X is deliberately moving to a highly segmented and restricted model of delivery which is very much like the liners of the past. But X is not alone, NCL and their Haven is more evidence of the end of the original cruising model.

 

ABoatNerd

Edited by ABoatNerd
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Interesting discussion and some very interesting views. Based on my (limited) experience sailing with Thomson (and they are a story all on their own), P&O and Celebrity, I have personally never found any snobbery in any way shape or form. Ok, there are some people who have somewhat more successful in life than me and can go the suite route, but there are others who can only aspire to a Aqua, Concierge or a balcony etc. I go on every cruise with an open mind and have yet to be made to feel inferior in any way. So looking forward to the next one. Thanks everybody!

 

 

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It's not just a matter of ability to pay. It is desire to pay. I know of very well off people who never pay extra for a balcony when if they desired they could be in the finest of suites.

 

That said, on a Celebrity ship they have access to the same specialty resturants, pools, entertainment and most bars as the rest of the passengers.

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Whomever said there's no class distinction on Cunard is wrong. If you book a Grill class suite, you have separate dining rooms, a separate area on the deck for sun bathing and separate bars/lounges.

 

This is no different than what happens on RCI, Celebrity, NCL, HAL, and the list could go on. Not class distinction or segregation... you pay for what you get.

 

Glad to see that the green eyed monster is alive and well and living in the land of the free.

 

It's not a class distinction, it's just paying more and getting more. Take it from a lowly council house kid (you'd probably call it the projects) who actually goes QG at least once or twice a year.

 

Having said that, if you are speaking from recent personal experience aboard a Cunard ship, rather than some sort of blind but absolutist judgement, then I respectfully suggest you give it another go and this time, leave your prejudices at the gang plank and board with an open mind. Even better, go QG.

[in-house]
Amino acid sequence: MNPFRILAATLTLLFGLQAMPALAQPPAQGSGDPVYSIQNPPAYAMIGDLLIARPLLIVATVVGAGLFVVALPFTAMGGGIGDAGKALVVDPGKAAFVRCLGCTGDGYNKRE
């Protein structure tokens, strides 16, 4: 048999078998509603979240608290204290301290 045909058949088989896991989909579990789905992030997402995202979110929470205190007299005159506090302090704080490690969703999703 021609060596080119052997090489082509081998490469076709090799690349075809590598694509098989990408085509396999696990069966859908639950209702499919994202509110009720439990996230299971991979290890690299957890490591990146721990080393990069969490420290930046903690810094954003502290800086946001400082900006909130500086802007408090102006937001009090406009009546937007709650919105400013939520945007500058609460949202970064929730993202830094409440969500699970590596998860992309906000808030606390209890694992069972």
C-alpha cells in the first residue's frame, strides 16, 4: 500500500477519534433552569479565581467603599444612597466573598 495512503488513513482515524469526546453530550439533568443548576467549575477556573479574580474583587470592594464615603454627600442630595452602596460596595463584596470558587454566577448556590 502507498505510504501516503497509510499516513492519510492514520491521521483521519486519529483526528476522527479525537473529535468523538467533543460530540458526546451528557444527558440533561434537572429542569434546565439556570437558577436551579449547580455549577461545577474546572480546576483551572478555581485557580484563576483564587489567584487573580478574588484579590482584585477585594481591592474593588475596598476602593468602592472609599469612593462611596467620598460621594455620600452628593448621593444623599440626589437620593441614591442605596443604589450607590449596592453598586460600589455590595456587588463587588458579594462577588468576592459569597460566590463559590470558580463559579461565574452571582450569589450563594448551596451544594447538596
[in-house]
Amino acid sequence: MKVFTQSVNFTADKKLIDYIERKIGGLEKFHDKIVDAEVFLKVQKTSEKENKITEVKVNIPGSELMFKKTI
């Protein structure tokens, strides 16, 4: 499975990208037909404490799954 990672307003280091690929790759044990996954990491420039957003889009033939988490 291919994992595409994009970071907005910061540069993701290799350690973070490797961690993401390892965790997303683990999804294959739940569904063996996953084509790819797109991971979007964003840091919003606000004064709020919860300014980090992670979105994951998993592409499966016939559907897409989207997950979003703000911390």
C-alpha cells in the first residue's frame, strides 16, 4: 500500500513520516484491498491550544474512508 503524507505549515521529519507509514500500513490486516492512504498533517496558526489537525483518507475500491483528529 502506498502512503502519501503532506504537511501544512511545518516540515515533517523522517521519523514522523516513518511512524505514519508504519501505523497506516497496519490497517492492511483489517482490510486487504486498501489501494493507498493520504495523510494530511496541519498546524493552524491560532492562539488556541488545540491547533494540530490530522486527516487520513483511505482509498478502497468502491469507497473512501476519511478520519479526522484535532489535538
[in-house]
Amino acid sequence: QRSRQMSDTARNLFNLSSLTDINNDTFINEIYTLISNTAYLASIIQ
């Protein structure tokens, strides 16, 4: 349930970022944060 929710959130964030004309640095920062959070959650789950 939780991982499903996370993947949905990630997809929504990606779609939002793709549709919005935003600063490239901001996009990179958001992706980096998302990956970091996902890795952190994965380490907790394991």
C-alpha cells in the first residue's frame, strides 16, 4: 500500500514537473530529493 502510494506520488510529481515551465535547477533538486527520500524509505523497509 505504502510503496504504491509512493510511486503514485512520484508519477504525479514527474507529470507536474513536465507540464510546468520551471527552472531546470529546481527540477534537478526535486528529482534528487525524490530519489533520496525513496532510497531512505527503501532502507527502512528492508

Thank you.

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In all my years of sailing on Celebrity ships I have never had a conversation about what kind of cabin someone has. Unless I personally know them or they were specifically giving me their cabin number to contact them, I wouldn't have any idea where they were staying. It's not important.

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Just reading another review comparing Cunard with Celebrity. The poster said there was no distinction on Cunard 'unlike Celebrity'. I admit I have only done one previous cruise with Celebrity, with another booked for next year, but I never noticed any class distinction on our trip. Who's right? Just interested!

 

 

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:cool: It just depends on what "CLASS" you are in. Inside cabins have to spend two hours per day rowing. You would never know this with a balcony. Outside cabins must spend two hours per day serving meals or working in kitchen. Balcony guests spend two hours per day serving drinks. Suite guests get to eat those meals and drink those drinks. YOU GET WHAT YOU PAY FOR. Once out of your cabin, no one cares less who or what you are. The guy sitting next to you at the martini bar just may be in the most expensive suite, and you would never know it, nor would either one of you care:cool: JACK IS SAILING AGAIN